Will people think you’re not enough?
When it comes down to it, this is what shame wants you to believe. Right where you’re at, you—in all your messiness and inadequacies—are not enough. But that’s just not true.
You are accepted.
No matter where you are, what you’ve done, or what you haven’t done, you are accepted. “Accept one another, then, just as Christ accepted you, in order to bring praise to God.” (Romans 15:7). We have been accepted by Christ; therefore, we are to show the same acceptance to others.
When I was struggling with shame, my book club (a group of 4-5 trustworthy women) was my key to healing. I could let it all hang out with them. I didn’t just tell them what a mess I was; I let them see my mess! I could cry, be angry, and share my deepest struggles, knowing they accepted me. These women didn’t try to fix me. They didn’t look on in horror or disgust when I shared some pretty hard stuff. They just embraced me. The acceptance I felt was the beginning of my journey out of shame and into freedom.
Suddenly, I felt comfortable with my limits. I didn’t have to do it all because my identity isn’t tied to what I accomplish. For the first time in my life, I felt the freedom to have limits. Not that I didn’t have limitations before. It’s just that I finally felt like it was ok.
On top of that, I was no longer competing with other women or some imaginary Wonder Woman. I was free to be me. I was free to be on my own journey. Some women really can do a lot, but that’s them. I’m not there yet and that’s ok.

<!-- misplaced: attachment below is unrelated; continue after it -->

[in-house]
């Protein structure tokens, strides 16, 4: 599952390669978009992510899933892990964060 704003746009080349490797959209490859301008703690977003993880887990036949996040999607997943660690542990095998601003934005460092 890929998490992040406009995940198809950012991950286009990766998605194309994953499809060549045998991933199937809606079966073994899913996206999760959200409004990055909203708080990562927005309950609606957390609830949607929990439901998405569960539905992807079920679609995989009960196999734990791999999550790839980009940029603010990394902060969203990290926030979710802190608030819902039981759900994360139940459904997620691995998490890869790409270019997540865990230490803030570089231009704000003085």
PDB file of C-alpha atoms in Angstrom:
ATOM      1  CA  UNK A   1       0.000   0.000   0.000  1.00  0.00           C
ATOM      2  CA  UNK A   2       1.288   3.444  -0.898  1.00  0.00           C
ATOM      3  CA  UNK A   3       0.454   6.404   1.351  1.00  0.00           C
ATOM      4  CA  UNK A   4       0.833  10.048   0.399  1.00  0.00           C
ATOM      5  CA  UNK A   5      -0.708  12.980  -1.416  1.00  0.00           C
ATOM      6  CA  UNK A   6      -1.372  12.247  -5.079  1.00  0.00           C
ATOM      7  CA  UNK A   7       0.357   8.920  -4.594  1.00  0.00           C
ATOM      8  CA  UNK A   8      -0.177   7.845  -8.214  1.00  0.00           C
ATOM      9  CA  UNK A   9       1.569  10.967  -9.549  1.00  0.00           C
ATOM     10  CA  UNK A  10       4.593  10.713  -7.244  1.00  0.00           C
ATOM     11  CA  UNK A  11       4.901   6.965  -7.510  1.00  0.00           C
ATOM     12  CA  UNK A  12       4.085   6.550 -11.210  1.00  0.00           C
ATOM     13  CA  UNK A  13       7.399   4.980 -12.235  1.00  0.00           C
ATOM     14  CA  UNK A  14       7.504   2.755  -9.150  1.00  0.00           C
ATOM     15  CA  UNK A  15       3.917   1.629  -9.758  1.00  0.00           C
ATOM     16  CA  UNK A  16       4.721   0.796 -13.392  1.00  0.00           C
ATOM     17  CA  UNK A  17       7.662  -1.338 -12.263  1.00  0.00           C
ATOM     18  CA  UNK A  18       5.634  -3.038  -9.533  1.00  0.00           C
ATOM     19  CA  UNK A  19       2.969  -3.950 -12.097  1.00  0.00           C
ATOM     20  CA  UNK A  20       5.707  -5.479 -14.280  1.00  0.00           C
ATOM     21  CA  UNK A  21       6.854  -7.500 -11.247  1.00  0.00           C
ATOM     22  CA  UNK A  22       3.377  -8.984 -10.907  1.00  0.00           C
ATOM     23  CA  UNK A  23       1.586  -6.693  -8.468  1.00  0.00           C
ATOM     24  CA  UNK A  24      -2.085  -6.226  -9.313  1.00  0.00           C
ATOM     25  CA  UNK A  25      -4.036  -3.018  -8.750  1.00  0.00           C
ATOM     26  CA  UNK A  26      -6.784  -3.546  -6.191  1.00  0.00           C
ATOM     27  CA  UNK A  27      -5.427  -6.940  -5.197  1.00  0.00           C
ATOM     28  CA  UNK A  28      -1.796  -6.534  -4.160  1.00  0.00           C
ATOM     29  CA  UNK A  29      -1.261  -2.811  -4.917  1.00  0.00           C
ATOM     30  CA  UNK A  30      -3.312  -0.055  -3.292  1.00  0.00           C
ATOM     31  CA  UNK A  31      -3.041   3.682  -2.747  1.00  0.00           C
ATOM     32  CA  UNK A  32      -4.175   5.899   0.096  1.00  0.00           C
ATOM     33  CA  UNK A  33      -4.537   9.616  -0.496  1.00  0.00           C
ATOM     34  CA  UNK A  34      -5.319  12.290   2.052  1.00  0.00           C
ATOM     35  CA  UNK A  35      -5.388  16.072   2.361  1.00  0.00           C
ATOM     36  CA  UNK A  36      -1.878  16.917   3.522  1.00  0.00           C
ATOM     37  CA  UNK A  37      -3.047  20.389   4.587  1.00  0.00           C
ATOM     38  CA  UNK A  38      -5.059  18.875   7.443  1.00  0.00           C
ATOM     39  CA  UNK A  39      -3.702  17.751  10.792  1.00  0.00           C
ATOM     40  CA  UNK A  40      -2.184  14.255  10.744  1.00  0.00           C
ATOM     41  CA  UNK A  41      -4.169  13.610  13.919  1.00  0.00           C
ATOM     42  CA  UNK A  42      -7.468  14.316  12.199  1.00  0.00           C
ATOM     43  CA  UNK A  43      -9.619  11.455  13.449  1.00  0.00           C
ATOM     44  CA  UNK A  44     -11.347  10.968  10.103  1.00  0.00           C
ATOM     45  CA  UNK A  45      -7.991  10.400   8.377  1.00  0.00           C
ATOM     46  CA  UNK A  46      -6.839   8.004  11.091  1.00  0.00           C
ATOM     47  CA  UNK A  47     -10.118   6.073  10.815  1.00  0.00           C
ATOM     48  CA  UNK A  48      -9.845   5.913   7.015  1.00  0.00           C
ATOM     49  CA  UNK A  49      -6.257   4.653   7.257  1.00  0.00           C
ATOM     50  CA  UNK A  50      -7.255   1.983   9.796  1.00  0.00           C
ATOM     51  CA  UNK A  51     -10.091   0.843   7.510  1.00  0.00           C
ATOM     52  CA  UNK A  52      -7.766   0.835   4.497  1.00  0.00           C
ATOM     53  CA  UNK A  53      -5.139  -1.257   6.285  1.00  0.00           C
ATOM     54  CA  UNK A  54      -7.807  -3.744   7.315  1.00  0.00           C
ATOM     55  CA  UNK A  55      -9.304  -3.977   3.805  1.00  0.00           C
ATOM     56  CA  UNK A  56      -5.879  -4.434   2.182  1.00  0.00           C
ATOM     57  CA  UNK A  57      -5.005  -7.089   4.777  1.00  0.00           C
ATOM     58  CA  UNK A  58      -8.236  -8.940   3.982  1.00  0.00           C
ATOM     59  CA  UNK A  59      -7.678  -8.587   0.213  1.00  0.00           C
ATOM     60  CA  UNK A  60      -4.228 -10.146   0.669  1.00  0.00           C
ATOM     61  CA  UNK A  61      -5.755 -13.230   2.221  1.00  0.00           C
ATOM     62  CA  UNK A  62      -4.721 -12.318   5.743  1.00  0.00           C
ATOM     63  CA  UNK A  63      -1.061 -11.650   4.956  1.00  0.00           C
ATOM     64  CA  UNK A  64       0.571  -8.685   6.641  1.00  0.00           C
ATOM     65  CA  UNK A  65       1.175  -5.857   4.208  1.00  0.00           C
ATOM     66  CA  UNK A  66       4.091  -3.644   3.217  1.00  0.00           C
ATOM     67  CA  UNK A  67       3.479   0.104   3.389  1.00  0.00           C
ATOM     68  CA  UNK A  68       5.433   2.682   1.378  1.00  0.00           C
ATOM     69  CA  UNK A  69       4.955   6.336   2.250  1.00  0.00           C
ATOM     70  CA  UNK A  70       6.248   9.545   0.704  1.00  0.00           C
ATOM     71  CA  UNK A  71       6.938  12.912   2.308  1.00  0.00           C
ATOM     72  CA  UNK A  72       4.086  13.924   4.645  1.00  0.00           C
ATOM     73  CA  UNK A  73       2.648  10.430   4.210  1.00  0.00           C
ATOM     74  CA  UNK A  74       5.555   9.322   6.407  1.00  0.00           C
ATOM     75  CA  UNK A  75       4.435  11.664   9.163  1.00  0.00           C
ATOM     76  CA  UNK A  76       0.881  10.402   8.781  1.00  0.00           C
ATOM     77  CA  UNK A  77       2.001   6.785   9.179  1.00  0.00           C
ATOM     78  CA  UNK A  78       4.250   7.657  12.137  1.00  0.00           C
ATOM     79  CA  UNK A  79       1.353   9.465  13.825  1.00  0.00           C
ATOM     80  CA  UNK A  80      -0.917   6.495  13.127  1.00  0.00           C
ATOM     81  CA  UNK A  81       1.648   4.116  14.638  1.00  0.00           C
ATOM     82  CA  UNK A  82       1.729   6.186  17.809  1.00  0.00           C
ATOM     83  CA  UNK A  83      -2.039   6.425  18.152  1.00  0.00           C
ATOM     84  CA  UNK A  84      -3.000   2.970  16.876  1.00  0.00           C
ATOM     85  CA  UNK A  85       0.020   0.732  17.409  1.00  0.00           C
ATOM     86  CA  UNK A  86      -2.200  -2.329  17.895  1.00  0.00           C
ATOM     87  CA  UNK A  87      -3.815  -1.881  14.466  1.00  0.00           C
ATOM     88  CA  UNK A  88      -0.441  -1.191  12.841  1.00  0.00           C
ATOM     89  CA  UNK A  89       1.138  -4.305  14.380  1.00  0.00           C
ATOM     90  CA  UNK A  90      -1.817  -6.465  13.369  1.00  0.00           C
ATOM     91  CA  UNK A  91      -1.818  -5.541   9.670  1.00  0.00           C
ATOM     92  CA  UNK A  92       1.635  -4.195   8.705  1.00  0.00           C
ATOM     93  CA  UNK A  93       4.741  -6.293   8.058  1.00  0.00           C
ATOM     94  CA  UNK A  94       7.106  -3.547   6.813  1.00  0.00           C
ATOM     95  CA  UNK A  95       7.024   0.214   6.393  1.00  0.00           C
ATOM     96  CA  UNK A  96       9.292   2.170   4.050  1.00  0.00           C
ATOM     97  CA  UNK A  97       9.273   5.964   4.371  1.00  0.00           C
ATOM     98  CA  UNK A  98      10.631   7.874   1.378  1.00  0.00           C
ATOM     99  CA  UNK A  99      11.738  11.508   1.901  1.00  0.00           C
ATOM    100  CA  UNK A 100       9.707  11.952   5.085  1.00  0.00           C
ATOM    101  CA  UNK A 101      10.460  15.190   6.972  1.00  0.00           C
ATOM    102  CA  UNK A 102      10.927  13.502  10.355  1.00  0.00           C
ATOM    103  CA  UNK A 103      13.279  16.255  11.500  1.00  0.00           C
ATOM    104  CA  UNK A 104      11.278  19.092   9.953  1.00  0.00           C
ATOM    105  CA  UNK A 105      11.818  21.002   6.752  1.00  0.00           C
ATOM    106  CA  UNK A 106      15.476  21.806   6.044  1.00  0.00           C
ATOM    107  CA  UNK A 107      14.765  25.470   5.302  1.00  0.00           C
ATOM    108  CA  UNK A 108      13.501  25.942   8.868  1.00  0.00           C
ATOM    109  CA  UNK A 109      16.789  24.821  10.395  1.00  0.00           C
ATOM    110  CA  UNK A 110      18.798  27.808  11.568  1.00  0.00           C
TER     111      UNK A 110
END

The lie that we should be able to do it all is what prevents many of us from having boundaries. Oftentimes, boundaries are merely a way of communicating our limits and our priorities.
In regards to communicating limits, I may need to say “no” to something I want to do because I just don’t have the time. Maybe I can’t go to a party because I’m tired and don’t have the energy. I don’t need to make excuses. I’m free to set these limits.
In regards to priorities, I am able to set limits to ensure I’m not sacrificing my higher priorities like my kids, my marriage, and my health. That means I’m not going to spend so much time in ministry that my family is continually neglected. That means I will prioritize date night with my husband, I will exercise most days, and I will plan healthy meals instead of relegating the health of my family to fast food businesses.
The most helpful practice to implement is simply accepting our limits, developing vision for where we want to be, and doing what we can with where we are (for more in-depth reading on this, read The Middle). You’re not a gourmet chef? Plan a simple meal for your family and learn how to cook one new thing this week. Ask your kitchen-savvy friend to come over and show you a few recipes. Shame will tell you that you don’t need help and that you should be able to do it all on your own. Don’t listen to shame. Reach out for help.
Stretch yourself to try new things and to learn, but don’t stretch so much that you snap. Little by little is how we grow. Our acceptance of where we are and our willingness to embrace the journey will move us out of shame and into freedom.
I appreciate your feedback! Have you struggled with communicating limits? What lie have you believed that kept you from implementing healthy practices? What helped you to grow in this area? Comment below!
For more on boundaries and setting limits, read:
Henry Cloud and John Townsend’s “Boundaries” series
Peter Scazzero’s “Emotionally Healthy Leader”
Geri Scazzero’s “Emotionally Healthy Woman”
Danny Silk’s “Keep Your Love On“